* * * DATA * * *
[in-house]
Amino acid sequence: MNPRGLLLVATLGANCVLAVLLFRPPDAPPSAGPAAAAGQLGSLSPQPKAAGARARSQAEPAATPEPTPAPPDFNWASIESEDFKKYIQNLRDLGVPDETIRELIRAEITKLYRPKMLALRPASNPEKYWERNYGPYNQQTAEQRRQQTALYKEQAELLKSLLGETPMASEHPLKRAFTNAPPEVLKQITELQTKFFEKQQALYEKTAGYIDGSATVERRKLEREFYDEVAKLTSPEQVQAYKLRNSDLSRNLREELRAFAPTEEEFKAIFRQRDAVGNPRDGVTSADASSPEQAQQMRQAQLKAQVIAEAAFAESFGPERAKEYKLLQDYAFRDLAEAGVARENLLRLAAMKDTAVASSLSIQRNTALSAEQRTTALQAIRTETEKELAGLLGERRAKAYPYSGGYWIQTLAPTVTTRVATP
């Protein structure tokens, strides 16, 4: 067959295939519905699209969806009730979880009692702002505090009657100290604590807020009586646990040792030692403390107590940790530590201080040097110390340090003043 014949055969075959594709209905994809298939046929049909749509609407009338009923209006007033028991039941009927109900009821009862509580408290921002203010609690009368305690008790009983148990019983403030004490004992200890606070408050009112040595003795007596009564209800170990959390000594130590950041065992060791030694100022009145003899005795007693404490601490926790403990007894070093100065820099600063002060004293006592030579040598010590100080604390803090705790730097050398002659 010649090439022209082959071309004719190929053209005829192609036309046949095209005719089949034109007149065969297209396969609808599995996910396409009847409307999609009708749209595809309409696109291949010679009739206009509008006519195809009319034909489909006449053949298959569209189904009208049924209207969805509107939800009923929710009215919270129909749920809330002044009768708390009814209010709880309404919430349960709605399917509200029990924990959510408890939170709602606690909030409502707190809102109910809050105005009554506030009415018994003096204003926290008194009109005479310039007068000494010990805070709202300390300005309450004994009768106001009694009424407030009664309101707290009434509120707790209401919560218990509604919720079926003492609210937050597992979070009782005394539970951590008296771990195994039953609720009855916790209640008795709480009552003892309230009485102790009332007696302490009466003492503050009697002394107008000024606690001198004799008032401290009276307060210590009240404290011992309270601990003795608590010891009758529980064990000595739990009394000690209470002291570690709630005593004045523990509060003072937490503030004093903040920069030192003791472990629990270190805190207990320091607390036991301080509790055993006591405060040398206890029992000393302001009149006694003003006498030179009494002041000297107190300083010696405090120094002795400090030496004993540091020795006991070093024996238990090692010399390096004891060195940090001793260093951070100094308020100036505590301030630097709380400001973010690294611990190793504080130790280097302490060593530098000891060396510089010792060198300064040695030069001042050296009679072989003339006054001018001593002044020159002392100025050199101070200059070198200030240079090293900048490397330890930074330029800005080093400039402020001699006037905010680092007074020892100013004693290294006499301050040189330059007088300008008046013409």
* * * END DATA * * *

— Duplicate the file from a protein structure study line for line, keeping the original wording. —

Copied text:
[in-house]
Amino acid sequence: MNPRGLLLVATLGANCVLAVLLFRPPDAPPSAGPAAAAGQLGSLSPQPKAAGARARSQAEPAATPEPTPAPPDFNWASIESEDFKKYIQNLRDLGVPDETIRELIRAEITKLYRPKMLALRPASNPEKYWERNYGPYNQQTAEQRRQQTALYKEQAELLKSLLGETPMASEHPLKRAFTNAPPEVLKQITELQTKFFEKQQALYEKTAGYIDGSATVERRKLEREFYDEVAKLTSPEQVQAYKLRNSDLSRNLREELRAFAPTEEEFKAIFRQRDAVGNPRDGVTSADASSPEQAQQMRQAQLKAQVIAEAAFAESFGPERAKEYKLLQDYAFRDLAEAGVARENLLRLAAMKDTAVASSLSIQRNTALSAEQRTTALQAIRTETEKELAGLLGERRAKAYPYSGGYWIQTLAPTVTTRVATP
């Protein structure tokens, strides 16, 4: 067959295939519905699209969806009730979880009692702002505090009657100290604590807020009586646990040792030692403390107590940790530590201080040097110390340090003043 014949055969075959594709209905994809298939046929049909749509609407009338009923209006007033028991039941009927109900009821009862509580408290921002203010609690009368305690008790009983148990019983403030004490004992200890606070408050009112040595003795007596009564209800170990959390000594130590950041065992060791030694100022009145003899005795007693404490601490926790403990007894070093100065820099600063002060004293006592030579040598010590100080604390803090705790730097050398002659 010649090439022209082959071309004719190929053209005829192609036309046949095209005719089949034109007149065969297209396969609808599995996910396409009847409307999609009708749209595809309409696109291949010679009739206009509008006519195809009319034909489909006449053949298959569209189904009208049924209207969805509107939800009923929710009215919270129909749920809330002044009768708390009814209010709880309404919430349960709605399917509200029990924990959510408890939170709602606690909030409502707190809102109910809050105005009554506030009415018994003096204003926290008194009109005479310039007068000494010990805070709202300390300005309450004994009768106001009694009424407030009664309101707290009434509120707790209401919560218990509604919720079926003492609210937050597992979070009782005394539970951590008296771990195994039953609720009855916790209640008795709480009552003892309230009485102790009332007696302490009466003492503050009697002394107008000024606690001198004799008032401290009276307060210590009240404290011992309270601990003795608590010891009758529980064990000595739990009394000690209470002291570690709630005593004045523990509060003072937490503030004093903040920069030192003791472990629990270190805190207990320091607390036991301080509790055993006591405060040398206890029992000393302001009149006694003003006498030179009494002041000297107190300083010696405090120094002795400090030496004993540091020795006991070093024996238990090692010399390096004891060195940090001793260093951070100094308020100036505590301030630097709380400001973010690294611990190793504080130790280097302490060593530098000891060396510089010792060198300064040695030069001042050296009679072989003339006054001018001593002044020159002392100025050199101070200059070198200030240079090293900048490397330890930074330029800005080093400039402020001699006037905010680092007074020892100013004693290294006499301050040189330059007088300008008046013409």